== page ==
Ten Reasons Teachers Avoid RtI Collaboration

If your school and/or district is moving toward a Response to Intervention (RtI) model, knowing the ten reasons why some teachers and administrators avoid RtI collaboration will help those committed to the RtI process make fewer mistakes and get more buy-in from stakeholders.

Teachers and administrators tend to be individualists, and school structures tend to reinforce this personality trait. Collaboration is simply easier for some and harder for others. Knowing why collaboration is difficult or downright threatening for individual staff members will help an RtI team address the individual concerns of its stakeholders. Dealing head-on with these stumbling blocks in the beginning stages of the RtI process will get everything “on the table” and prevent future problems during implementation.

RtI teams that avoid this necessary step and rush into structural and curricular decision-making for the sake of efficiency or meeting imposed timetables will deal with these individual concerns down the road anyway. Once the RtI model has been implemented, it is much more difficult and less efficient to backtrack and address individual concerns. Those RtI teams which take the time to address stakeholder concerns tend to have a much better track record in moving a staff toward the collaborative culture so necessary to effectively implement RtI.

Ten Reasons Teachers Avoid RtI Collaboration

  1. Autonomy-Teachers and administrators choose education as a career because they crave some measure of control over decision-making. Educators develop their own teaching/leadership styles and philosophies to reflect their personal values. As a result, educators tend to actively or passively resist outside imposition or control. RtI collaboration certainly threatens this autonomy.
  2. Fear-All teachers and administrators share one trait in common. They know their own limitations. The fear is that others will discover these limitations and not accept them as valued professionals. No teacher or administrator wants to be recognized as incompetent. The fear is that RtI collaboration will expose individual limitations.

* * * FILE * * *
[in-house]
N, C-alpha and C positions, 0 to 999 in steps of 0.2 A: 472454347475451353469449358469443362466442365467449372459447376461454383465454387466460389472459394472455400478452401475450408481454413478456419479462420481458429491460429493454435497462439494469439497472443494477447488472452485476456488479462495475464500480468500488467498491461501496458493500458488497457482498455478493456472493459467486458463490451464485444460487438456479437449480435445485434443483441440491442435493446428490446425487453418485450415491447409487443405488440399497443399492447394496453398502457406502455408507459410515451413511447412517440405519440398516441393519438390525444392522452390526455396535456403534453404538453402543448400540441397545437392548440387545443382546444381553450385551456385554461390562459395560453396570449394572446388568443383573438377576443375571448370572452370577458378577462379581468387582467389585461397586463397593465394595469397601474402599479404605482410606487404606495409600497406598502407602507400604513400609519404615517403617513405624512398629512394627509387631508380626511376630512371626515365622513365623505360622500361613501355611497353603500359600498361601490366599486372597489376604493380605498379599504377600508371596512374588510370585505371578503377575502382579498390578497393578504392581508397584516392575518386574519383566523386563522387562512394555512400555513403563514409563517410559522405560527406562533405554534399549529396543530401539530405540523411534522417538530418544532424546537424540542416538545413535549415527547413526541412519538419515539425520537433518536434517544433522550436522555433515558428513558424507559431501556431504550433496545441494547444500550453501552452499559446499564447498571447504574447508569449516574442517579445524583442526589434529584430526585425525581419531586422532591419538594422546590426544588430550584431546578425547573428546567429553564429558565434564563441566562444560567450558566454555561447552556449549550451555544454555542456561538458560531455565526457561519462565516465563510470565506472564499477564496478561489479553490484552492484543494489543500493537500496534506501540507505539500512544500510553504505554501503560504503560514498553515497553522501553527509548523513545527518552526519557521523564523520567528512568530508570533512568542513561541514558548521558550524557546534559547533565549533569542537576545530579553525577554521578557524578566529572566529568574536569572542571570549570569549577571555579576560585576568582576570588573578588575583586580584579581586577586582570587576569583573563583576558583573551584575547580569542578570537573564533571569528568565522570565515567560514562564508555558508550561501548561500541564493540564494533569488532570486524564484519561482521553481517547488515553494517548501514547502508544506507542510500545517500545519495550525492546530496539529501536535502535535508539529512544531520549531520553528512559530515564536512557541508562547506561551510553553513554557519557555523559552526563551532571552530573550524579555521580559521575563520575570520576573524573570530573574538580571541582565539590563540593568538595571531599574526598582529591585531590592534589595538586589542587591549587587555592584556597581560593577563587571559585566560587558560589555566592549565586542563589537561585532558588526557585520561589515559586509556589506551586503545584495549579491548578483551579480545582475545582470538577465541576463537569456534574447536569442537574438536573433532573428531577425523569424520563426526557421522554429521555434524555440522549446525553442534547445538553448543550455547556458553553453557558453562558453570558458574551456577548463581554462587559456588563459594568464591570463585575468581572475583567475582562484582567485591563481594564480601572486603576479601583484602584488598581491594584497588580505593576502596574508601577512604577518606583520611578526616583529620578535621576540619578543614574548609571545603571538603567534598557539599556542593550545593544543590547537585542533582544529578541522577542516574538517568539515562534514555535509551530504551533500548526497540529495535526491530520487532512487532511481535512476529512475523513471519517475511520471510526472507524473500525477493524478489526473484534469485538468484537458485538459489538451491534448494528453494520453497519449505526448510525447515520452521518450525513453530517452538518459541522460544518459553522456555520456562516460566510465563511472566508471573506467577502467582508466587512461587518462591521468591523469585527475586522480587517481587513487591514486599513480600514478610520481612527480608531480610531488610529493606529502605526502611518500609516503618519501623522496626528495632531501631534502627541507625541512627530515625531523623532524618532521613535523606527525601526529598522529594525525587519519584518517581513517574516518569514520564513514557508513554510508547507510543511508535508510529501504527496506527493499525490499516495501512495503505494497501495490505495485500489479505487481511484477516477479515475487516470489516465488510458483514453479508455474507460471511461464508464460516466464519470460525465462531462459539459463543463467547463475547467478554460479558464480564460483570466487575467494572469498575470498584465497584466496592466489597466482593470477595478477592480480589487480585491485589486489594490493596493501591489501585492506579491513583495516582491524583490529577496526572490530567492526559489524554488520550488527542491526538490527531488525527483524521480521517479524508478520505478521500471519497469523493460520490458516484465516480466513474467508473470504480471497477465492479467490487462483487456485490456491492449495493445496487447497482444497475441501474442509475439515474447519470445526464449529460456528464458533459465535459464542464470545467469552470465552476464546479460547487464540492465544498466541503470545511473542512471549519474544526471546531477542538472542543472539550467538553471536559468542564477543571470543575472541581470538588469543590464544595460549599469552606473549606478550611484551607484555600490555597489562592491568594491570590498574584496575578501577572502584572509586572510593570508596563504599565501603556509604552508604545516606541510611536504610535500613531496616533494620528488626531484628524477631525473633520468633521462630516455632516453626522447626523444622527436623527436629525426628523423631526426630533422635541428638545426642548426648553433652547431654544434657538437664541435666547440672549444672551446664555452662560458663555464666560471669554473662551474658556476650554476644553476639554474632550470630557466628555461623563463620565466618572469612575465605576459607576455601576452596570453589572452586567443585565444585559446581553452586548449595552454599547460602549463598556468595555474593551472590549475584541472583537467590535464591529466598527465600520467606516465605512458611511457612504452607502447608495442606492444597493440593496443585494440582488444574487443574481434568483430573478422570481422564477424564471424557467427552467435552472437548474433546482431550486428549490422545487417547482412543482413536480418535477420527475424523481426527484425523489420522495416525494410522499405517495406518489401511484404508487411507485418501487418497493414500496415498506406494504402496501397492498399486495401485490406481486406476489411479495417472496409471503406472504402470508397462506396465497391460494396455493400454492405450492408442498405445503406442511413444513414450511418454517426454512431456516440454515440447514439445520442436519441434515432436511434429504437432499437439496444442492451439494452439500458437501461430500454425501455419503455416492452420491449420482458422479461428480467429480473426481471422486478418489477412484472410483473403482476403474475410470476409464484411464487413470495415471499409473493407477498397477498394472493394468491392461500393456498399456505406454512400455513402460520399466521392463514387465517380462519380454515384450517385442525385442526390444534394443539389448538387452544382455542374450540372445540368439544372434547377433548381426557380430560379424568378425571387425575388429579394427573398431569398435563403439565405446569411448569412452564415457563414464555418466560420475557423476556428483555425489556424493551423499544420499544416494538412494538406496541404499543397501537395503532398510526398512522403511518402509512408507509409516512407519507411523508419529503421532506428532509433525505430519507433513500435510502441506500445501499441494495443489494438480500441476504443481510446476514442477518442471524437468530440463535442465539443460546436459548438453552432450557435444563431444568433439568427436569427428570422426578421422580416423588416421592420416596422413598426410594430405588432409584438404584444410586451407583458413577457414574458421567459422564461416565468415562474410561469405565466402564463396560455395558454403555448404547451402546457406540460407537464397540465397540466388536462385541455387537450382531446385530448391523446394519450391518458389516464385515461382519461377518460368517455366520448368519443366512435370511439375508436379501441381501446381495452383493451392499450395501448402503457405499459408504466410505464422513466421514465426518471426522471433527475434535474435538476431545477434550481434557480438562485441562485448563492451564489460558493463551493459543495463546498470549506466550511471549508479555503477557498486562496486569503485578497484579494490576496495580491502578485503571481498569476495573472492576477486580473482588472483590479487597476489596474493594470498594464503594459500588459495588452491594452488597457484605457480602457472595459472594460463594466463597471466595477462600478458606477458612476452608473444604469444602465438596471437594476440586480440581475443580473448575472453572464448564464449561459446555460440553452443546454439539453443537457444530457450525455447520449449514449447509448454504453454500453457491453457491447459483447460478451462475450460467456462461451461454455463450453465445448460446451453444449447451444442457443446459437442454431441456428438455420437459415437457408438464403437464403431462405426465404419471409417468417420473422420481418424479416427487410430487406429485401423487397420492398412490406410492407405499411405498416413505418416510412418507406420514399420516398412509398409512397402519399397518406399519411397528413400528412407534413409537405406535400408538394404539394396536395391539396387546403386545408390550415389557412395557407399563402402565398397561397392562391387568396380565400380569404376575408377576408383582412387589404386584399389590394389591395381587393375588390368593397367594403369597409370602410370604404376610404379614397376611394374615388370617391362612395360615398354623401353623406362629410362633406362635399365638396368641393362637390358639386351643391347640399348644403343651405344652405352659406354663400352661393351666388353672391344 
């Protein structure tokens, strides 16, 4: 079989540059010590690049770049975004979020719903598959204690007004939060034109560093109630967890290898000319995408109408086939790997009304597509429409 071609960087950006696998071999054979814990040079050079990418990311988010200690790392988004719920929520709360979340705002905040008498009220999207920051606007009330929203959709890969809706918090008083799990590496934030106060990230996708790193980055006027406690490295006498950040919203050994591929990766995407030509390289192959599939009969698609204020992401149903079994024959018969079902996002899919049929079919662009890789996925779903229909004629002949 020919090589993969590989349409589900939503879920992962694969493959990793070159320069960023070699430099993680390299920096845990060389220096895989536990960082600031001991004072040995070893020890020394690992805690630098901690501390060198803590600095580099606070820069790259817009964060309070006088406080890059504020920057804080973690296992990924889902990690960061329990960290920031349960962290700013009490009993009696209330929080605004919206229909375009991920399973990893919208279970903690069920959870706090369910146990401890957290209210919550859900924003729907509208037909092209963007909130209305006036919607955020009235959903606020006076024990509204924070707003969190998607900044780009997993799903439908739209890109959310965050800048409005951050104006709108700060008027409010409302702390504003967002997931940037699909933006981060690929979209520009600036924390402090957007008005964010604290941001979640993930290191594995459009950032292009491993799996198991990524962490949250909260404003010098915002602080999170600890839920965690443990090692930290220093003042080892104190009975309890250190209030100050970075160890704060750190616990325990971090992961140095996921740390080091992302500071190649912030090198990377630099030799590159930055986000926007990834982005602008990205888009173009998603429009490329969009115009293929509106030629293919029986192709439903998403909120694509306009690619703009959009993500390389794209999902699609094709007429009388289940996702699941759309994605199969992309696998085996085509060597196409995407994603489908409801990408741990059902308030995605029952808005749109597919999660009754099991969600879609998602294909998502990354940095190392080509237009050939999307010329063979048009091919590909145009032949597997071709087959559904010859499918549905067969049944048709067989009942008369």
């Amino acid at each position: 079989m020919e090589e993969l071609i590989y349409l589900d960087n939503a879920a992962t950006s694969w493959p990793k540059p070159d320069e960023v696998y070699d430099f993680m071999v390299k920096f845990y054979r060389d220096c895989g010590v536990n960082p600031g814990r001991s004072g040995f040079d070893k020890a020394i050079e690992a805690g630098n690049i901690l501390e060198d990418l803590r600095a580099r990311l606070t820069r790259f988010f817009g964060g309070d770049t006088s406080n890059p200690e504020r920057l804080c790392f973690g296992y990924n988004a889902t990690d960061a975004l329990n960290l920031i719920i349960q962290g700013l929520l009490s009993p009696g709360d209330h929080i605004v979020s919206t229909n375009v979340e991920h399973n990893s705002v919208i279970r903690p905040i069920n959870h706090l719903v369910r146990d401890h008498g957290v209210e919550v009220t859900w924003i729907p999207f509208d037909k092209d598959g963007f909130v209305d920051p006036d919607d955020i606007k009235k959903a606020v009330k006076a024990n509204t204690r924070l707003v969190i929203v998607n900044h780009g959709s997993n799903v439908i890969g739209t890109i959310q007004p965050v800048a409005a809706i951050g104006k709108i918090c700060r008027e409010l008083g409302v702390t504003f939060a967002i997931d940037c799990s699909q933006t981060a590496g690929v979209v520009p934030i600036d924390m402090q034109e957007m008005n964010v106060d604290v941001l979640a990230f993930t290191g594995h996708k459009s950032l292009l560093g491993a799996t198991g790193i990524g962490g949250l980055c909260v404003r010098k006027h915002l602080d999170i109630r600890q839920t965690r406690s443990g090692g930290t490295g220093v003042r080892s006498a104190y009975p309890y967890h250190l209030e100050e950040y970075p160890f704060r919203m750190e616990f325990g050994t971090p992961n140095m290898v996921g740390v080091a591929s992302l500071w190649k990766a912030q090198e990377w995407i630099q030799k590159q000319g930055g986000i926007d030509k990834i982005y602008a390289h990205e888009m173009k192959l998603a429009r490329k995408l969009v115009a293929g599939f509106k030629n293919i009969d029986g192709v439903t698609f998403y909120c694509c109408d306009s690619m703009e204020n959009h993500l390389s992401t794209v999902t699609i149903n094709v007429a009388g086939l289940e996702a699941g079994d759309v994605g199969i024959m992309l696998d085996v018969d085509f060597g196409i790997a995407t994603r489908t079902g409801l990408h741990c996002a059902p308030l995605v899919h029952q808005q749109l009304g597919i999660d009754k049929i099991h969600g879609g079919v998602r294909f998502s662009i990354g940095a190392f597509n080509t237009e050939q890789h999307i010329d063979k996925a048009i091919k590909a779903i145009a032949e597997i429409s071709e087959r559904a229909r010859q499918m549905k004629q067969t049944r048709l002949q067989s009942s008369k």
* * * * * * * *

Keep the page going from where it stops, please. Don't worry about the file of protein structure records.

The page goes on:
3. Job Security-Finding out limitations can be perceived as potential “dings” on performance evaluations for both teachers and administrators. Additionally, the RtI model may expose overlap or redundancy and this may threaten jobs. Because sharing resources is a key ingredient in the RtI recipe, RtI collaboration may identify underutilized resource personnel.
  4. Castles-Individual fiefdoms protect job security. Our individual educational castles, created to address and protect student needs, tend to make collaboration challenging or even undesirable. Those who keep the keys of their respective castles may be loath to give these up. Sharing isn’t just a problem in kindergarten. Each school and district has its own fiefdoms and the RtI collaboration model requires open castles and transparency.
  5. Content Queens and Kings-Many teachers, especially at the secondary level, entered the teaching professional because of their genuine love of their respective disciplines. Any moves away from content-centered instruction toward process or skill-centered instruction threaten their roles. Those content-centric teachers and administrators focus on content standards, but may ignore the balanced approach of the new Common Core State Standards. Sharing responsibility for teaching content with others or taking on process or skill instruction may be their concerns regarding the RtI collaboration model.
  6. Test Madness-A disease endemic to many educators, but frankly more to administrators than teachers. And with good reason. Administrators are directly judged by standardized test results. And now, several states have made the move toward evaluating teachers by the test results of their students. Of course, those supporting such evaluations tend to beg at least two questions relevant to the RtI process: 1. Are standardized tests capable of accurately measuring RtI student achievement? and 2. Will teachers teach all non-tested content and process standards and continue to teach to diagnostic student needs when their jobs and salaries may be affected by the test results? Test-crazed-cultures may encourage educators to take short-cuts and teach to results, not to student needs. This is not to say that an effective RtI model and optimal standardized test results are necessarily mutually exclusive. However, test madness remains a reason why some avoid RtI collaboration.
  7. Lazy, Burned-out, or Checked-out Teachers and Administrators-Let’s face it. Most sites have their share, but not as many as the public may perceive. All educators go through professional cycles of interest and lack thereof. Some will own up to their feelings; others will not. Psychologists remind us that motivation is a cyclical process. Effective practice with expert coaching leads to achieving personal goals. Achieving personal goals leads to self-satisfaction. Self-satisfaction leads back around to a positive association with practice. Teacher and administrator interest can be re-kindled with the right practice, but RtI collaboration does push to the initial practice step and those lazy, burned-out, or checked-out teachers and administrators will resist until they begin the cycle.